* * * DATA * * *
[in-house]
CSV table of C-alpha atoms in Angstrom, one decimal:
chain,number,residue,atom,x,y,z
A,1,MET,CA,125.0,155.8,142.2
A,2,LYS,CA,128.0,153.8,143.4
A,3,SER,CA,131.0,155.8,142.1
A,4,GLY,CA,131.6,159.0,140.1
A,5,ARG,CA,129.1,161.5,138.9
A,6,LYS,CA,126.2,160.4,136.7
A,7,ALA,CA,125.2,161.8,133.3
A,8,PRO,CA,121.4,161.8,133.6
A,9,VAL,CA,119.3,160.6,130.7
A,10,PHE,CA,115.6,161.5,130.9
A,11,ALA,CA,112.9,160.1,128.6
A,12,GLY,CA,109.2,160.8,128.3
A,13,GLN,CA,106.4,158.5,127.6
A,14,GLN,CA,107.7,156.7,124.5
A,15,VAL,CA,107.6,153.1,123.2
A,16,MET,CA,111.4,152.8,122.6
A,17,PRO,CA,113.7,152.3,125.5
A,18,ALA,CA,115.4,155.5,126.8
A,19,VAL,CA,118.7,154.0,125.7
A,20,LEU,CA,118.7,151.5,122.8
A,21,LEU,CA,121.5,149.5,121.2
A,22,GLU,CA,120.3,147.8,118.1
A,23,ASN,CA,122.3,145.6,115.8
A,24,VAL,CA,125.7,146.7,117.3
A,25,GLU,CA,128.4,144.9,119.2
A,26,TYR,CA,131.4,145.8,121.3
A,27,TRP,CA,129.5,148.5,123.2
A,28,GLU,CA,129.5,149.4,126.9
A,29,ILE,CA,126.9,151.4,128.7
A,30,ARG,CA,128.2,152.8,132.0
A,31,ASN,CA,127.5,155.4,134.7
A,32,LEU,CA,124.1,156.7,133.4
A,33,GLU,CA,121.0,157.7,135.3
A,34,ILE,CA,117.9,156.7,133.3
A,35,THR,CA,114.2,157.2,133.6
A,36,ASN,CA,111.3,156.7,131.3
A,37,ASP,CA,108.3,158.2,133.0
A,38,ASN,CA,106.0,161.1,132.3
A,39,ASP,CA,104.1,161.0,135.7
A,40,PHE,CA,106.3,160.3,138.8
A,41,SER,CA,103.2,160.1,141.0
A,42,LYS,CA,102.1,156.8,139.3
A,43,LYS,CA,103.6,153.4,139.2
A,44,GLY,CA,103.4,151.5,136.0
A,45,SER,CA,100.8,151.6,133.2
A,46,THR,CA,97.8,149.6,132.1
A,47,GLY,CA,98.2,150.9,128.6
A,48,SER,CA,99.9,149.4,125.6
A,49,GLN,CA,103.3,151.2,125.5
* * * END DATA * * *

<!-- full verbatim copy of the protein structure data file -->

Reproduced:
[in-house]
CSV table of C-alpha atoms in Angstrom, one decimal:
chain,number,residue,atom,x,y,z
A,1,MET,CA,125.0,155.8,142.2
A,2,LYS,CA,128.0,153.8,143.4
A,3,SER,CA,131.0,155.8,142.1
A,4,GLY,CA,131.6,159.0,140.1
A,5,ARG,CA,129.1,161.5,138.9
A,6,LYS,CA,126.2,160.4,136.7
A,7,ALA,CA,125.2,161.8,133.3
A,8,PRO,CA,121.4,161.8,133.6
A,9,VAL,CA,119.3,160.6,130.7
A,10,PHE,CA,115.6,161.5,130.9
A,11,ALA,CA,112.9,160.1,128.6
A,12,GLY,CA,109.2,160.8,128.3
A,13,GLN,CA,106.4,158.5,127.6
A,14,GLN,CA,107.7,156.7,124.5
A,15,VAL,CA,107.6,153.1,123.2
A,16,MET,CA,111.4,152.8,122.6
A,17,PRO,CA,113.7,152.3,125.5
A,18,ALA,CA,115.4,155.5,126.8
A,19,VAL,CA,118.7,154.0,125.7
A,20,LEU,CA,118.7,151.5,122.8
A,21,LEU,CA,121.5,149.5,121.2
A,22,GLU,CA,120.3,147.8,118.1
A,23,ASN,CA,122.3,145.6,115.8
A,24,VAL,CA,125.7,146.7,117.3
A,25,GLU,CA,128.4,144.9,119.2
A,26,TYR,CA,131.4,145.8,121.3
A,27,TRP,CA,129.5,148.5,123.2
A,28,GLU,CA,129.5,149.4,126.9
A,29,ILE,CA,126.9,151.4,128.7
A,30,ARG,CA,128.2,152.8,132.0
A,31,ASN,CA,127.5,155.4,134.7
A,32,LEU,CA,124.1,156.7,133.4
A,33,GLU,CA,121.0,157.7,135.3
A,34,ILE,CA,117.9,156.7,133.3
A,35,THR,CA,114.2,157.2,133.6
A,36,ASN,CA,111.3,156.7,131.3
A,37,ASP,CA,108.3,158.2,133.0
A,38,ASN,CA,106.0,161.1,132.3
A,39,ASP,CA,104.1,161.0,135.7
A,40,PHE,CA,106.3,160.3,138.8
A,41,SER,CA,103.2,160.1,141.0
A,42,LYS,CA,102.1,156.8,139.3
A,43,LYS,CA,103.6,153.4,139.2
A,44,GLY,CA,103.4,151.5,136.0
A,45,SER,CA,100.8,151.6,133.2
A,46,THR,CA,97.8,149.6,132.1
A,47,GLY,CA,98.2,150.9,128.6
A,48,SER,CA,99.9,149.4,125.6
A,49,GLN,CA,103.3,151.2,125.5